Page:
not NULL, the tdptr pointer points to a struct thread  pointer that is
     the location to be updated with the new thread pointer.  The flags argu‐
     ment specifies a set of flags as described in rfork(2).  The pages argu‐
     ment specifies the size of the new kernel thread's stack in pages.	 If 0
     is used, the default kernel stack size is allocated.  The procname argu‐
     ment is the name the new process should be given if it needs to be cre‐
     ated.  It is NOT a printf style format specifier but a simple string.
     The rest of the arguments form a printf(9) argument list that is used to
     build the name of the new thread and is stored in the td_name member of
     the new thread's struct thread.

RETURN VALUES
     The kproc_create(), kproc_resume(), and kproc_suspend() functions return
     zero on success and non-zero on failure.

EXAMPLES
     This example demonstrates the use of a struct kproc_desc and the func‐
     tions kproc_start(), kproc_shutdown(), and kproc_suspend_check() to run
     the bufdaemon process.

	   static struct proc *bufdaemonproc;

	   static struct kproc_desc buf_kp = {
		   "bufdaemon",
		   buf_daemon,
		   &bufdaemonproc
	   };
	   SYSINIT(bufdaemon, SI_SUB_KTHREAD_BUF, SI_ORDER_FIRST, kproc_start,
	       &buf_kp)

	   static void
	   buf_daemon()
	   {
		   ...
		   /*
		    * This process needs to be suspended prior to shutdown sync.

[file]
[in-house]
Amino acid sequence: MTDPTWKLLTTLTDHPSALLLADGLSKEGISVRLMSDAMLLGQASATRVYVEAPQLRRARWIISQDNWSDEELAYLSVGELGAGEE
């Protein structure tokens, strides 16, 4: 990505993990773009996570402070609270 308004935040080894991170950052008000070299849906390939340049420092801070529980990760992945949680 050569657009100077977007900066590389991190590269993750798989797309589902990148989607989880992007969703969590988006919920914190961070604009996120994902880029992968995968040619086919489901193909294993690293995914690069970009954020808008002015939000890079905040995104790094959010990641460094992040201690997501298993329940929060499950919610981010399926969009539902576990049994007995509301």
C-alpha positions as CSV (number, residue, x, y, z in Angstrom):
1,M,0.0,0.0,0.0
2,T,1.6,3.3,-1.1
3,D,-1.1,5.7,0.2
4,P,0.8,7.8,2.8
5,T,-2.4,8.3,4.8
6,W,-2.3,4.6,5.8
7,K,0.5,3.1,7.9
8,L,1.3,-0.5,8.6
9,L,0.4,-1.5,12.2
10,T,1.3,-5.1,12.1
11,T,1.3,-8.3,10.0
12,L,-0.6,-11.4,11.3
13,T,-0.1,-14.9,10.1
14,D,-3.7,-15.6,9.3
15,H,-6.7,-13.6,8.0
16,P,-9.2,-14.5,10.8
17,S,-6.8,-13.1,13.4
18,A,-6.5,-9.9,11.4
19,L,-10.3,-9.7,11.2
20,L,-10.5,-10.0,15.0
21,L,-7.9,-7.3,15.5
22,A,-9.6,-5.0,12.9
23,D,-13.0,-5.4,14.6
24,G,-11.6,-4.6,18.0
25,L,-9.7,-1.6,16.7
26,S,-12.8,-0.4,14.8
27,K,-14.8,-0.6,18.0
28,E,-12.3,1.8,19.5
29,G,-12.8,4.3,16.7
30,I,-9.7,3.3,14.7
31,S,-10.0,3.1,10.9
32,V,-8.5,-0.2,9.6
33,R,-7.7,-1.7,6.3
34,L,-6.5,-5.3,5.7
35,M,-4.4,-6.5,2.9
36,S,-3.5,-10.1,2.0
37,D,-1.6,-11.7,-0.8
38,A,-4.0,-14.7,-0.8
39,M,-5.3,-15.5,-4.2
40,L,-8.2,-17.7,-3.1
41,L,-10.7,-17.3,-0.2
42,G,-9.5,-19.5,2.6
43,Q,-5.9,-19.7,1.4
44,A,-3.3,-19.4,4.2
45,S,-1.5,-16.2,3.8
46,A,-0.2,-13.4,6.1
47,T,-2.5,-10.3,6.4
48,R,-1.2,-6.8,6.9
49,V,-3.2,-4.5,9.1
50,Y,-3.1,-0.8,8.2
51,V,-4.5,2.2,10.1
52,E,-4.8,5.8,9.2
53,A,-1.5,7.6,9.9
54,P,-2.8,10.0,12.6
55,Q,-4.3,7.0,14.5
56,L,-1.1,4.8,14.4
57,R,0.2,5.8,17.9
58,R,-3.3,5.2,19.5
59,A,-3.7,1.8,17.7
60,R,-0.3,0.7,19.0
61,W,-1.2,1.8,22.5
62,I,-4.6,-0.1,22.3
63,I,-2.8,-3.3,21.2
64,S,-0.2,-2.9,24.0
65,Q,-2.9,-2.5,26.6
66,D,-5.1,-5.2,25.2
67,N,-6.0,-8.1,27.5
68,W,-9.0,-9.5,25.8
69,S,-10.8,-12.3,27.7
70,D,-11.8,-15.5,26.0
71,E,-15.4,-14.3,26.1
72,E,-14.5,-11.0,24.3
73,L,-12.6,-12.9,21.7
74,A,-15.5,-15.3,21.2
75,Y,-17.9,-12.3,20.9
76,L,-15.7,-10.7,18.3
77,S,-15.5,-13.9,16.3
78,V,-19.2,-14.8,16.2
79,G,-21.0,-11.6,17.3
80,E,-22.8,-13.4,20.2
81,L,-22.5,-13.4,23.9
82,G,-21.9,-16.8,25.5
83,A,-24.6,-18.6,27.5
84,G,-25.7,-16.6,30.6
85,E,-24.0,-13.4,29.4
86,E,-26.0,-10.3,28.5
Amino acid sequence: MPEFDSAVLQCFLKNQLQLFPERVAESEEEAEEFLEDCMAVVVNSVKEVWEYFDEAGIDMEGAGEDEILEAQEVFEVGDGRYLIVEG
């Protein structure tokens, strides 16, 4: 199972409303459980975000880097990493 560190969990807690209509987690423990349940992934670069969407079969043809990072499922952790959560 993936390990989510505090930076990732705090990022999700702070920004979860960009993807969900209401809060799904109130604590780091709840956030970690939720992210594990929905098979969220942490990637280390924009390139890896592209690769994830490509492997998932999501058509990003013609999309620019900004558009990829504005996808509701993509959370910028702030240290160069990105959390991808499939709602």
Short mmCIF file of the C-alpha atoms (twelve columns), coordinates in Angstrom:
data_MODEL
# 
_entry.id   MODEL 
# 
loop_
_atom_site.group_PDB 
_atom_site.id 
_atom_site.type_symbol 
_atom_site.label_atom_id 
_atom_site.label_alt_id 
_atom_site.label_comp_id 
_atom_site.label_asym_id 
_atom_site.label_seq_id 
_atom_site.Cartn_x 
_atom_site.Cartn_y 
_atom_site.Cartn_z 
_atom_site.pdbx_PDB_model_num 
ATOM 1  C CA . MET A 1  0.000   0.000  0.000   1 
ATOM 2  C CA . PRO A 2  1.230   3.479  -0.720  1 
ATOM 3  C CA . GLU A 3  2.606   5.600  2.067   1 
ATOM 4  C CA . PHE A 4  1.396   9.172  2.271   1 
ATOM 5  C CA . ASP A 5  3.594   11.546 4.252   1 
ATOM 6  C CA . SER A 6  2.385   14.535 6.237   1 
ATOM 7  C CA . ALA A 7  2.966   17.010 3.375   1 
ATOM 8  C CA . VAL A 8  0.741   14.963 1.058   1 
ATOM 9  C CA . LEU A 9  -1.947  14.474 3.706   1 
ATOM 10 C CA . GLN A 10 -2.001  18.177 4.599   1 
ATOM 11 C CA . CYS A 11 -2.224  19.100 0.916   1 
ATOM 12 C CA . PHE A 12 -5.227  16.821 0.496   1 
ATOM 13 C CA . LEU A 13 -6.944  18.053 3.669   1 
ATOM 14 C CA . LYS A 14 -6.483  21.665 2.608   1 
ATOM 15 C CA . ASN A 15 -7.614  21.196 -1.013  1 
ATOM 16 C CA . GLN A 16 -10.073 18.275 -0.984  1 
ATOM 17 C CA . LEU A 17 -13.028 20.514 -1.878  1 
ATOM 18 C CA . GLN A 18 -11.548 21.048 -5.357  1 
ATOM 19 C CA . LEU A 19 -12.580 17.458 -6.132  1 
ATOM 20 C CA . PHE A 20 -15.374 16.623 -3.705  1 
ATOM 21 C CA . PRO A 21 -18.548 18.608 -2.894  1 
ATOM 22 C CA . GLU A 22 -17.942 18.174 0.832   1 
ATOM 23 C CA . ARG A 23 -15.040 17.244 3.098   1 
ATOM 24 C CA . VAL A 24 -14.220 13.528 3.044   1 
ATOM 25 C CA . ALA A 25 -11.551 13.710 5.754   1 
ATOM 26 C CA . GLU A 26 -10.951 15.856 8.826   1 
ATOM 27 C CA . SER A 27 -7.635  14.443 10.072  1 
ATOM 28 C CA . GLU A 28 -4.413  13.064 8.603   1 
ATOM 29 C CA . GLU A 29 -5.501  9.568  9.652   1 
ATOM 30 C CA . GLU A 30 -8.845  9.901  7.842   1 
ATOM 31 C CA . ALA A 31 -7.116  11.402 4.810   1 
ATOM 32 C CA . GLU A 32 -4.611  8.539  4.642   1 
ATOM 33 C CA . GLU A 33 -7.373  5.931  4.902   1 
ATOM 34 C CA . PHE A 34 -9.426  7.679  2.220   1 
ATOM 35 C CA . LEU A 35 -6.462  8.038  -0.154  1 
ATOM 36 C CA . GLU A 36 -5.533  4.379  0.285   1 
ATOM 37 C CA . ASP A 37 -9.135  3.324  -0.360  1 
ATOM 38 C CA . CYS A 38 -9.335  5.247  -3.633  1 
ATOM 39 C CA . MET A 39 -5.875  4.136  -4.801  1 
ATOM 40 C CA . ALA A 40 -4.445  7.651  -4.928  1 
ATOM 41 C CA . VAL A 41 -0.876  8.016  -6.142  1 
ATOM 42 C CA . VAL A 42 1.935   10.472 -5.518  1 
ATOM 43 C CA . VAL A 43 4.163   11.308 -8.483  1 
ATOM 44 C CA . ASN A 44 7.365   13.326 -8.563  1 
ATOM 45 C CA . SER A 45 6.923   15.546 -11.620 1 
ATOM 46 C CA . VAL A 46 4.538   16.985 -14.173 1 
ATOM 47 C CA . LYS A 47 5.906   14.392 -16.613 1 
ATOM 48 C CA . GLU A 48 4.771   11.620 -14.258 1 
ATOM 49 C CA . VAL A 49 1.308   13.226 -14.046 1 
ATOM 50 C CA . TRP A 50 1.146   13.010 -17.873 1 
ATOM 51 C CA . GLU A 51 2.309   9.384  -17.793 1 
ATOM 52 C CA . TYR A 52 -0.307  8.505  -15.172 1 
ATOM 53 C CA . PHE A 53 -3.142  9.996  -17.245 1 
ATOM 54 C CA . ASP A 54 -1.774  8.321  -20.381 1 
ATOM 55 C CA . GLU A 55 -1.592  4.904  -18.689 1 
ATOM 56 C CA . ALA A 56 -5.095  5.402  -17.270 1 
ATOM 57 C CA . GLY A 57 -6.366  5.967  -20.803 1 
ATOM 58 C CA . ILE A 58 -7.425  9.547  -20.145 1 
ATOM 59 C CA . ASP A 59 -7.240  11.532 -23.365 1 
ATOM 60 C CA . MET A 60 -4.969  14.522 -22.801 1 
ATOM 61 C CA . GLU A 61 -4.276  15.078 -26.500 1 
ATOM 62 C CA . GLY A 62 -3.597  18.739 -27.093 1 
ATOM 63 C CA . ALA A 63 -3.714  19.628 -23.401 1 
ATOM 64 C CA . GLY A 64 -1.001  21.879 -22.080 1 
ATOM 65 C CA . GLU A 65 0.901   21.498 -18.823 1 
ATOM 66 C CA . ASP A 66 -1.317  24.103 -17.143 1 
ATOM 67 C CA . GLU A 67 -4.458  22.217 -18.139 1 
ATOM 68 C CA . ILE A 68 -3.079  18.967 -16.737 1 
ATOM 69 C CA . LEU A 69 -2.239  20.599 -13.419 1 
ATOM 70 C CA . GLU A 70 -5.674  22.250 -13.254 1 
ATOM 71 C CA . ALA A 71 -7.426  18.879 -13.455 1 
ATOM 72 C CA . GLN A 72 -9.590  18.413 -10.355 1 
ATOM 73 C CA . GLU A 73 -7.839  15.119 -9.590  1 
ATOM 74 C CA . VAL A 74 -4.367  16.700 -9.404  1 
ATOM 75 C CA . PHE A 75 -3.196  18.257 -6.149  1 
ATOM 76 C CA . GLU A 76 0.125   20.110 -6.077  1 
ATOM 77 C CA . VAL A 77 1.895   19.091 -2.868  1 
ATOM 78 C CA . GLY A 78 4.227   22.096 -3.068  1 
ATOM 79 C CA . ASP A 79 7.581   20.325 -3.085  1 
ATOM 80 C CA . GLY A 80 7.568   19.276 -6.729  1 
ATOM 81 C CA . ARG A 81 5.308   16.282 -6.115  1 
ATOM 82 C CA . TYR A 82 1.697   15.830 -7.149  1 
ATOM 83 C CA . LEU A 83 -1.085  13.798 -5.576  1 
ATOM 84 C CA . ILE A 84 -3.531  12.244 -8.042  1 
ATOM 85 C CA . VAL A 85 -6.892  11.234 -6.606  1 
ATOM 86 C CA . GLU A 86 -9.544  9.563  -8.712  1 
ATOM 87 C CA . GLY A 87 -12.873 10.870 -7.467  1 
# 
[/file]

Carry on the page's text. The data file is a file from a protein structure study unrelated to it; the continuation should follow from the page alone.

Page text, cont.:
*/
		   EVENTHANDLER_REGISTER(shutdown_pre_sync, kproc_shutdown,
		       bufdaemonproc, SHUTDOWN_PRI_LAST);
		   ...
		   for (;;) {
			   kproc_suspend_check(bufdaemonproc);
			   ...
		   }
	   }

ERRORS
     The kproc_resume() and kproc_suspend() functions will fail if:

     [EINVAL]		The p argument does not reference a kernel process.

     The kproc_create() function will fail if:

     [EAGAIN]		The system-imposed limit on the total number of pro‐
			cesses under execution would be exceeded.  The limit
			is given by the sysctl(3) MIB variable KERN_MAXPROC.

     [EINVAL]		The RFCFDG flag was specified in the flags parameter.

SEE ALSO
     rfork(2), exit1(9), kthread(9), SYSINIT(9), wakeup(9)

HISTORY
     The kproc_start() function first appeared in FreeBSD 2.2.	The
     kproc_shutdown(), kproc_create(), kproc_exit(), kproc_resume(),
     kproc_suspend(), and kproc_suspend_check() functions were introduced in
     FreeBSD 4.0.  Prior to FreeBSD 5.0, the kproc_shutdown(), kproc_resume(),
     kproc_suspend(), and kproc_suspend_check() functions were named
     shutdown_kproc(), resume_kproc(), shutdown_kproc(), and
     kproc_suspend_loop(), respectively.  Originally they had the names
     kthread_*() but were changed to kproc_*() when real kthreads became
     available.

BSD			       October 19, 2007				   BSD